I started a new job last month, and they issued me a MacBook Pro — the other choice was a smaller Windows laptop, and since I prefer the *nix environment I chose the Mac. I could make plenty of arguments or even just observations, since it’s been close to ten years since I last used a Mac on any kind of regular basis, but I won’t.
Instead I’ll offer a quick tip for those of you who happen to use a Mac, who happen to like Chrome, and who also happen to use a Logitech Keyboard-and-Mouse combo, like I do. I know, there aren’t many of us.
For the last few weeks I’ve been frustrated at the lack of back/forward functionality in Chrome. I use it all the time on my Windows laptop at home, and it’s annoying that it didn’t work here. Finally I did some searching, and a few suggestions were to change the action in the Logitech Control center from “Back/Forward” to “Keystroke.” Simple enough, I thought, change the “key” to a ‘[‘ or ‘]’ (back and forward in Chrome, respectively), and the ‘Command’ modifier — piece of cake.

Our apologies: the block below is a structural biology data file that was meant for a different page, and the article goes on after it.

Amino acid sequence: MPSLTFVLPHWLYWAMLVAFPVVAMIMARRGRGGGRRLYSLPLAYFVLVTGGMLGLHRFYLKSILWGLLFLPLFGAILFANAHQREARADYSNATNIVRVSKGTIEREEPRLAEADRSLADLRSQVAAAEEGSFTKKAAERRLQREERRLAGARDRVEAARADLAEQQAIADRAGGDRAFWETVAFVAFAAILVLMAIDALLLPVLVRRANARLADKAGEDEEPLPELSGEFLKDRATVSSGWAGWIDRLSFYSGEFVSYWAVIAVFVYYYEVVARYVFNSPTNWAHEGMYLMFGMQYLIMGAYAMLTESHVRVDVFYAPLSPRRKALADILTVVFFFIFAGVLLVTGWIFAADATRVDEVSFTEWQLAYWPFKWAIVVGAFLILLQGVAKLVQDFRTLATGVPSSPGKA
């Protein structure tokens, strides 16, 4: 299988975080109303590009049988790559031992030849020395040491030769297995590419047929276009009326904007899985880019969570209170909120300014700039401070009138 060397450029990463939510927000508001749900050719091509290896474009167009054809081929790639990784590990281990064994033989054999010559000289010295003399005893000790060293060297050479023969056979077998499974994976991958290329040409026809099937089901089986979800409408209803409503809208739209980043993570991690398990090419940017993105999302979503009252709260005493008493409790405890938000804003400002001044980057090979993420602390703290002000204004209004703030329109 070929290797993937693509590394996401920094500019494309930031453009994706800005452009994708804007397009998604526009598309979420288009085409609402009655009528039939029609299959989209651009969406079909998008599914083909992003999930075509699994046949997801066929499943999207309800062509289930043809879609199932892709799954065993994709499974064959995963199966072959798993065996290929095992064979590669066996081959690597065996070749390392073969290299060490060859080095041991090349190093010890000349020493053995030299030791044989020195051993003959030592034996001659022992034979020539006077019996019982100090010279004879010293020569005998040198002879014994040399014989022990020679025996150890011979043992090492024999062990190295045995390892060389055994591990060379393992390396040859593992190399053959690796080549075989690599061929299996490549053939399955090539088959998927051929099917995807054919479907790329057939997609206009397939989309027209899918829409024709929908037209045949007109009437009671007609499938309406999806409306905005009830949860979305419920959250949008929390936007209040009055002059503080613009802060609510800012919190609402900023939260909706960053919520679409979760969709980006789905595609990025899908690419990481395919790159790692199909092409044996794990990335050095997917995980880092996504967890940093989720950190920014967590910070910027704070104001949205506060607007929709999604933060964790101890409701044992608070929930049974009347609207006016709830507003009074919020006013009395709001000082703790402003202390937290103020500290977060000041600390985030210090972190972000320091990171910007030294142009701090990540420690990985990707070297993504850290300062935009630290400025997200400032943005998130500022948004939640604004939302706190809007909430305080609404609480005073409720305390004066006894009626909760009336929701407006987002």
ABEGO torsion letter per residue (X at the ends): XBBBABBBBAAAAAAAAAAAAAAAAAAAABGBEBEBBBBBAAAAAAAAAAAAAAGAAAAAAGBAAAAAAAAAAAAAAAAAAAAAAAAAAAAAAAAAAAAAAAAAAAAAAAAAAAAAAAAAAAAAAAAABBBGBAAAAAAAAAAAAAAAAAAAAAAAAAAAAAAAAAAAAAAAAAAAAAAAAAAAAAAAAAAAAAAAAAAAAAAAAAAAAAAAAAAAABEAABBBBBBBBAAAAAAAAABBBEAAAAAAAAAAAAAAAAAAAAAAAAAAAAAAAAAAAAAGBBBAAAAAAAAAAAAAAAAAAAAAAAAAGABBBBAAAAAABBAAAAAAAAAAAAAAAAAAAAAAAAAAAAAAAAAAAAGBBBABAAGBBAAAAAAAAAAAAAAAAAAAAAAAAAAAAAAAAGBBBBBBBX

Except it didn’t work. It didn’t work at all. It took a few minutes, but I realized I had made changes when I installed my keyboard. Because it’s a Windows keyboard on a Mac, the “Alt” key is in the wrong position. I’ve been through this before using external keyboards on my old personal Mac, and I found it handy to re-map the keys so that they are the same whether I’m using the laptop as a desktop (with extra keyboard) or as a laptop, with the built-in one. So I remap alt/option as command, and command as alt/option.
Some of you reading this word-for-word will be a step ahead. By remapping the keyboard functions, the keyboard keys that the mouse was ‘virtually’ pressing were now wrong. By configuring the “keystroke” to be Option+[ and Option+] the mouse now works correctly.